In Part 1 of our interview with the curators of Cuba. Tatuare la storia (Tatooing History), Diego Sileo and Giacomo Zaza talked about how the show came about and the 31 artists they selected. Here, the curators share details of the exhibition’s formation, their own working dynamic, and the unique perspective that contemporary Cuban artists bring to the international art world.
Diego, in your essay in the exhibition catalogue, you underscore the relevance of the artists’ work as social reflection, and on occasion you call them ethnographers. Tell us more about this concept of “the artist as ethnographer.”
DS: The ethnographic medium considers an artistic practice linked to context, examining interdisciplinary and/or trans-disciplinary processes, giving the artist a role of redemption. In this sense, the detonator for the process of creation is investigation, more than inspiration. The artist, in his or her role as ethnographer, is a contextual detective.
Many Cuban artists explore an aspect of creative work separate from the layered strata of art, ethnography, and anthropology. They analyse the ways in which contemporary art absorbs the concepts and methods of these fields, and translates them into politically dense, defamiliarizing reflections and procedures.
In this light, Cuban artists demonstrate how, in a relatively new field of research, influenced by the increasingly international dimension of the art system, ethnography and anthropology are so deeply embodied in the practice of art that art itself becomes a means of research.
In the interests of coherence, Cuban artists deliberately choose to provide a specific, partial point of view of their subject matter. They consider areas of art in which there is a real interest in accepting sociological and political responsibilities; dismantling residual ethnocentric views; reflecting on the effects of mass culture; considering their own views on the history of the domination by one population over another; and retaining a critical view with respect to the results of globalisation.
With this “artist as ethnographer” role in mind, how do you see Cuban artists participating in the broader art scene?
DS: In these new global circuits, Cuban artists now tend to work in many different countries. Travel and moving to another country no longer represent a traumatic uprooting. Rather, it reflects the identity of artists who are flexible, capable of expressing themselves in different contexts and adapting their approaches to diverse situations.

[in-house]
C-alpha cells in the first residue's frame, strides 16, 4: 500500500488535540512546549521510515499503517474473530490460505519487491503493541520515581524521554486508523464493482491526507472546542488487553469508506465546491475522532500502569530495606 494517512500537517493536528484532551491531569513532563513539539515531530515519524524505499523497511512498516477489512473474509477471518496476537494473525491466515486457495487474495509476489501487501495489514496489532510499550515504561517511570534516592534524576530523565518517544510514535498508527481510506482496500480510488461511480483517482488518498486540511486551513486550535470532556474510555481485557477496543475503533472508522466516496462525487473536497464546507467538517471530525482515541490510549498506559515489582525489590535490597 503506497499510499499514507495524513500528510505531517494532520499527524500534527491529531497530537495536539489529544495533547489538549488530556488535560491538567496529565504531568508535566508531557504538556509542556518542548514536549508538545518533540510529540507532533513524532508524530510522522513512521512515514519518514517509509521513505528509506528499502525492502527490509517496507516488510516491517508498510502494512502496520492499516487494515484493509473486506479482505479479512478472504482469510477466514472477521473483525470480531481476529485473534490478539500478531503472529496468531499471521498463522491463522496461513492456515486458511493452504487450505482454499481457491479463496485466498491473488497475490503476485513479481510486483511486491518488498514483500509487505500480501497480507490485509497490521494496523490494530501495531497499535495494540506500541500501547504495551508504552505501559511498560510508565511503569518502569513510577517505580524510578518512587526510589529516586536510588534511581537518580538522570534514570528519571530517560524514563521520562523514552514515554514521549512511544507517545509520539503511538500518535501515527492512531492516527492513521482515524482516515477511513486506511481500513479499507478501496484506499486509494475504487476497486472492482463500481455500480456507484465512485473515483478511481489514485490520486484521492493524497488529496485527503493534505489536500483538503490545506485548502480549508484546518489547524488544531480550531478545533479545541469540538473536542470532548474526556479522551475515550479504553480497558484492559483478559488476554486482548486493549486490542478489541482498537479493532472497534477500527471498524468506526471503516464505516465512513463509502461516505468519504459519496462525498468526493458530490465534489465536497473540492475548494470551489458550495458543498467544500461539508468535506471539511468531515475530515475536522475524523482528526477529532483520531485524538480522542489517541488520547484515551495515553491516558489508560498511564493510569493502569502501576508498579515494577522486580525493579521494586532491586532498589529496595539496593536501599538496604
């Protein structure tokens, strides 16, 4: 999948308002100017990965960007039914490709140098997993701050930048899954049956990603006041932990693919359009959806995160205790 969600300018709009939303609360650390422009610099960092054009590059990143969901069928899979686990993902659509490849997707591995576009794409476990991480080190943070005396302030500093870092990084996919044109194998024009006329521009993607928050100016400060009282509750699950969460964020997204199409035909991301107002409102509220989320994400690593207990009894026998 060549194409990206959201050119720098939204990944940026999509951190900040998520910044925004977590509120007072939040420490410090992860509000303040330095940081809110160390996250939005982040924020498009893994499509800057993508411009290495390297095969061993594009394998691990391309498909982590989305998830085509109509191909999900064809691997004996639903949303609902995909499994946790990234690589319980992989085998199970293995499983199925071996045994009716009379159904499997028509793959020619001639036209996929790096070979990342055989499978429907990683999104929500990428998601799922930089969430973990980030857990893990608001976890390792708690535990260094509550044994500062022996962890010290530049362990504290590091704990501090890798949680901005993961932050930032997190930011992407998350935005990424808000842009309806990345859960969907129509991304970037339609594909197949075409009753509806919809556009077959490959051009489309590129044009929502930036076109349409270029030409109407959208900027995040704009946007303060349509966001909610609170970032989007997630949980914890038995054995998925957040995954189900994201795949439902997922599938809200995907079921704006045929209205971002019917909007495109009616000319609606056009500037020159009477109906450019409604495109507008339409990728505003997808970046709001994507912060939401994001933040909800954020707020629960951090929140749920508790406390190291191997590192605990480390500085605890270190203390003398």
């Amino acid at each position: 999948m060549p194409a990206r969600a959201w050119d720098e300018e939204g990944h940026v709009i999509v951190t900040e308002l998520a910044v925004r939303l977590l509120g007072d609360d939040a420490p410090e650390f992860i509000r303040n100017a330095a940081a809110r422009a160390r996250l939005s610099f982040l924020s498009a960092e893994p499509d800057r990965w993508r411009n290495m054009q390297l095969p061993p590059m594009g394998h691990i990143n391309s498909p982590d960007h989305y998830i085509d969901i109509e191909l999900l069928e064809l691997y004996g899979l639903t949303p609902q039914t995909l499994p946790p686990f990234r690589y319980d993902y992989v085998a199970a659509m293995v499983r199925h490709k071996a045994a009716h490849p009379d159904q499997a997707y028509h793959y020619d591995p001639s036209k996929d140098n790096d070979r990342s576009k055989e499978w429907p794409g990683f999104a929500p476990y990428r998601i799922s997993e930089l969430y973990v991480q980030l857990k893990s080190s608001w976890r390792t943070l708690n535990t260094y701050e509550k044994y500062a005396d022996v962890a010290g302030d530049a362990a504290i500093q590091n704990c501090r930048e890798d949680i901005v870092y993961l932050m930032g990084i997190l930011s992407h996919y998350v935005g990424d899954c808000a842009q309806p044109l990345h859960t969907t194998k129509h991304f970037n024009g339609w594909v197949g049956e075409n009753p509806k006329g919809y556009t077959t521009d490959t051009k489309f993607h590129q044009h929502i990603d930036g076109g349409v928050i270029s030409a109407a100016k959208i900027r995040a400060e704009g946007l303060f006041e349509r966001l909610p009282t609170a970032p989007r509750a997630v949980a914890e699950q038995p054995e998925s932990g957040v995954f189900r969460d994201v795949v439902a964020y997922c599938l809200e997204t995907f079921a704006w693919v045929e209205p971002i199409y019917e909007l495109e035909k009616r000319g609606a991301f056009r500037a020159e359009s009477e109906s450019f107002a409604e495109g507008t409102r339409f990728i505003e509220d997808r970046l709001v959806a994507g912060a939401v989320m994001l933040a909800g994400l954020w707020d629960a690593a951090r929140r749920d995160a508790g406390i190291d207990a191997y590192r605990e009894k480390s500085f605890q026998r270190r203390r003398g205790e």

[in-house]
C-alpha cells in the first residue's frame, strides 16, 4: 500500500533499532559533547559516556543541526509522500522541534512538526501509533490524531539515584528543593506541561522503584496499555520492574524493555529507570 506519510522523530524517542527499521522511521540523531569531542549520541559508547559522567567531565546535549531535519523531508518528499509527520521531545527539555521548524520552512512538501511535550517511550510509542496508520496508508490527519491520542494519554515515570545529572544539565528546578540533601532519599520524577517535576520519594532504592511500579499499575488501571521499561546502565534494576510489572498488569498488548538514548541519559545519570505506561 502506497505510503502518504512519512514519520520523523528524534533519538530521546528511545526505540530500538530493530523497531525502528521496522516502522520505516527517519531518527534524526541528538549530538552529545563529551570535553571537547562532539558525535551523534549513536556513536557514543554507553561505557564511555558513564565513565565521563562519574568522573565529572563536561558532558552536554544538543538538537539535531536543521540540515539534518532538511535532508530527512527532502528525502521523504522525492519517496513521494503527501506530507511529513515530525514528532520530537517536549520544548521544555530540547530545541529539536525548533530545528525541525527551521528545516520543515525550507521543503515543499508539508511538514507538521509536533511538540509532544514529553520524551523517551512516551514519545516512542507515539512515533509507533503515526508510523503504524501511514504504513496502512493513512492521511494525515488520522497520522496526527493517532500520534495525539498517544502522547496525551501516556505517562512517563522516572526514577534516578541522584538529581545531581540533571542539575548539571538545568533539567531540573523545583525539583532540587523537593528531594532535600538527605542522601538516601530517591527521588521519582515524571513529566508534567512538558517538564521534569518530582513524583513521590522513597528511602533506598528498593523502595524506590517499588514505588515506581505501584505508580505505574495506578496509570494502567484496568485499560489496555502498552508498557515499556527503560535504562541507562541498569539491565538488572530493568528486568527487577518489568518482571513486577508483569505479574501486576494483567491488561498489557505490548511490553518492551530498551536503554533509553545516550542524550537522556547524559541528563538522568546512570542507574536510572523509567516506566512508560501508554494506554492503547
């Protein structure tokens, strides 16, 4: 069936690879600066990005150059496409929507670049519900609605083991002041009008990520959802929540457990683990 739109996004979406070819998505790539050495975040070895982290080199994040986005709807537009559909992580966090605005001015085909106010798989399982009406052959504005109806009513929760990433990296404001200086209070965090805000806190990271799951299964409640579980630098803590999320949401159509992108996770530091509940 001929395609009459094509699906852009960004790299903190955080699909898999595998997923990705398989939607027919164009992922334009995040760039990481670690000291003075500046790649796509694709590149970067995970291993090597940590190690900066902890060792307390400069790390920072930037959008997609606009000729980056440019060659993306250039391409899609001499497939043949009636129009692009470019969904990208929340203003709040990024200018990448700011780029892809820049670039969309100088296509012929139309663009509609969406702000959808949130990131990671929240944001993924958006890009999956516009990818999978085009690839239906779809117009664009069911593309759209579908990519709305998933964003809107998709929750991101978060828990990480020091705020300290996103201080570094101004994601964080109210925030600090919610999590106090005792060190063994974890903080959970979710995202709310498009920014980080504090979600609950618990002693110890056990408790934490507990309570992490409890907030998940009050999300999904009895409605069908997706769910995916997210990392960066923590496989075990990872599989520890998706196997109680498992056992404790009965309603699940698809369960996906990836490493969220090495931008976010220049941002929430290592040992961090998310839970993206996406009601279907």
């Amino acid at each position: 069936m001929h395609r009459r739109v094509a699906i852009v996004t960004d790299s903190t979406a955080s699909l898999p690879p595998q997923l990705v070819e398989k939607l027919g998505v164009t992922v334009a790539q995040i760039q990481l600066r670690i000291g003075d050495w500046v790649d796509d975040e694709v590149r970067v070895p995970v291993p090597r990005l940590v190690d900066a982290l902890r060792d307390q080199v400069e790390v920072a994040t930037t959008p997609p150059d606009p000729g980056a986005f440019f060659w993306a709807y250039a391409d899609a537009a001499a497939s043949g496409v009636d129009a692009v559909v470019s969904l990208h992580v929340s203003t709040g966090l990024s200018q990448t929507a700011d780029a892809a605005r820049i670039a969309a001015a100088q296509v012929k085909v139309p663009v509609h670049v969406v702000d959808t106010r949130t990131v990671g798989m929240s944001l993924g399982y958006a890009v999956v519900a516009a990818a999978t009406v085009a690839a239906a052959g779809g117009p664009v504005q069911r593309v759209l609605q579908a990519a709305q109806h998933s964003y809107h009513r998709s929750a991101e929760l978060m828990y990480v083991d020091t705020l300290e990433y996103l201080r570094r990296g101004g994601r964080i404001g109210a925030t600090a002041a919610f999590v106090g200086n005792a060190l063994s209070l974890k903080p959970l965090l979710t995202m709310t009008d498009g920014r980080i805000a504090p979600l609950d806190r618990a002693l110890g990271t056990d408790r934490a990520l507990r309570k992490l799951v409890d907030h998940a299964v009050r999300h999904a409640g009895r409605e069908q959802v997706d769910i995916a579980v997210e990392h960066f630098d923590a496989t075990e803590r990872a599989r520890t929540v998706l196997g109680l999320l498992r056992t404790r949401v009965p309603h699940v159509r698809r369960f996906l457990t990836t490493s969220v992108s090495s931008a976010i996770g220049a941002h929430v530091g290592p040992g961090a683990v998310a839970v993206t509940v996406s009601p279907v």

Even though their works are not, by definition, removed from the specifics of their contextual sociological researches, their ways of depicting them are unique. The results showcase the artists’ abilities in shaping their explorations into images that are solid in subject matter, combining a wide range of materials.
How about yourselves as a curatorial team? What was the dynamic between you?
GZ: Together we studied the scenario of art in Cuba—above all, the last 20 years. We paid special attention to works focusing on social and ethnological aspects, commenting on cultural identity and its differences related to death, and displaying a critical vision.
By combining our viewpoints and sharing our knowledge, we succeeded in exploring the performative aspects of contemporary art in Cuba, which in our opinion (as curators from Europe) seem to be the most interesting.
With Diego’s help we were able to incorporate a significant section dedicated to Félix González-Torres.
I completed a careful selection of artworks linked to the use of photography and video. Diego established an impressive network of contacts among Cuban artists who currently work outside the island, and I developed a reconnaissance on the island.
What makes Cuba. Tatuare la storia a good exhibition for PAC Milano? How does a show like this fit into the institution’s curatorial program?
DS: It is a good opportunity to discuss Cuba and to try to better understand the complex Cuban situation. That situation is one that many people—and not just here in Italy—think they understand because they know about Che Guevara and Fidel Castro, and have certain neo-romantic and romanticized revolutionary sympathies that have always obscured the country’s real history.
PAC Milano has taken up the challenge of an exhibition on contemporary art by Cuban artists from the 1980s to the present, with the objective of correcting the misconceptions and myths about Cuba, and clarifying some subjects that continue to generate discussions and arguments of relevance.
Will the exhibition travel?
DS: Yes. From October to December 2016, it will be in Palermo at the Zisa (ZAC) site, and we are working on another two locations abroad.
Is there anything you’d like to add?
GZ: For this Milan project, the fundamental feature is the concept of a dynamic Cuban history, consisting of movements across borders and unrest linked to nationality, the idea of belonging, a precarious existence, and resilience. Taking all of this into account, and moving forward, it is the intent of Cuba: Tatuare la storia to produce new interpretations, challenges, and uncertainties.
Art by Cuban artists expresses a form of thought that is free from restrictions, and that stimulates the conscience of individuals and society as a whole. It claims the rights of the people, but even more so the reactionary path of an individual, a citizen who is entitled to rights and freedom. It remains an art combining the faculties of the intellect with the materials of art, a reaction against contemporary emptiness and “anaesthetisation.”
Cuba. Tatuare la storia runs through September 12 at PAC Milano.